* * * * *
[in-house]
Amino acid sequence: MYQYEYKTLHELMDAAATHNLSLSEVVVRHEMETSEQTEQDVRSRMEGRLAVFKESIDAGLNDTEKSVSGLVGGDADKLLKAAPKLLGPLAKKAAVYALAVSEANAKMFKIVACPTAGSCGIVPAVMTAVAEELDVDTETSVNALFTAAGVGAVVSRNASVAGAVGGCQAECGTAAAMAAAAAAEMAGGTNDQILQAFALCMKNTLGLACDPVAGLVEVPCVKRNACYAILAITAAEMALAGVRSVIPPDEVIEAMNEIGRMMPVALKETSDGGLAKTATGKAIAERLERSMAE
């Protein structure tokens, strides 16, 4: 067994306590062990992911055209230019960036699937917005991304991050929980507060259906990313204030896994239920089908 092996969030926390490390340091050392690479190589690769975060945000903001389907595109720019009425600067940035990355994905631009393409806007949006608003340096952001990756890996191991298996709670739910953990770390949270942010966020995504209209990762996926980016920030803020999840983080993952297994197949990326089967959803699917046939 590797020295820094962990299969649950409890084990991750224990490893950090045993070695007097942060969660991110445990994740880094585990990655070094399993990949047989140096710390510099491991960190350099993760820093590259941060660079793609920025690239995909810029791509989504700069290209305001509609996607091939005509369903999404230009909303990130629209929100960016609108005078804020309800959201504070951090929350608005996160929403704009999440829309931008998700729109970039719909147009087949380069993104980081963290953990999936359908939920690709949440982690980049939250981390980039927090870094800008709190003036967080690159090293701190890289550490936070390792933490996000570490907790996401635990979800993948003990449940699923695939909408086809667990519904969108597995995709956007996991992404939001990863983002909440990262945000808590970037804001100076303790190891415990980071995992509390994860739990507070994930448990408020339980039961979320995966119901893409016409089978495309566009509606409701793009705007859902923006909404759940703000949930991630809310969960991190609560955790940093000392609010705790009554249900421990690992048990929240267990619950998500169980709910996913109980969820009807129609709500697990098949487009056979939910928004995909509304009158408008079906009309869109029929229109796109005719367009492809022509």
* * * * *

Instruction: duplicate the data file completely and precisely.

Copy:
[in-house]
Amino acid sequence: MYQYEYKTLHELMDAAATHNLSLSEVVVRHEMETSEQTEQDVRSRMEGRLAVFKESIDAGLNDTEKSVSGLVGGDADKLLKAAPKLLGPLAKKAAVYALAVSEANAKMFKIVACPTAGSCGIVPAVMTAVAEELDVDTETSVNALFTAAGVGAVVSRNASVAGAVGGCQAECGTAAAMAAAAAAEMAGGTNDQILQAFALCMKNTLGLACDPVAGLVEVPCVKRNACYAILAITAAEMALAGVRSVIPPDEVIEAMNEIGRMMPVALKETSDGGLAKTATGKAIAERLERSMAE
């Protein structure tokens, strides 16, 4: 067994306590062990992911055209230019960036699937917005991304991050929980507060259906990313204030896994239920089908 092996969030926390490390340091050392690479190589690769975060945000903001389907595109720019009425600067940035990355994905631009393409806007949006608003340096952001990756890996191991298996709670739910953990770390949270942010966020995504209209990762996926980016920030803020999840983080993952297994197949990326089967959803699917046939 590797020295820094962990299969649950409890084990991750224990490893950090045993070695007097942060969660991110445990994740880094585990990655070094399993990949047989140096710390510099491991960190350099993760820093590259941060660079793609920025690239995909810029791509989504700069290209305001509609996607091939005509369903999404230009909303990130629209929100960016609108005078804020309800959201504070951090929350608005996160929403704009999440829309931008998700729109970039719909147009087949380069993104980081963290953990999936359908939920690709949440982690980049939250981390980039927090870094800008709190003036967080690159090293701190890289550490936070390792933490996000570490907790996401635990979800993948003990449940699923695939909408086809667990519904969108597995995709956007996991992404939001990863983002909440990262945000808590970037804001100076303790190891415990980071995992509390994860739990507070994930448990408020339980039961979320995966119901893409016409089978495309566009509606409701793009705007859902923006909404759940703000949930991630809310969960991190609560955790940093000392609010705790009554249900421990690992048990929240267990619950998500169980709910996913109980969820009807129609709500697990098949487009056979939910928004995909509304009158408008079906009309869109029929229109796109005719367009492809022509």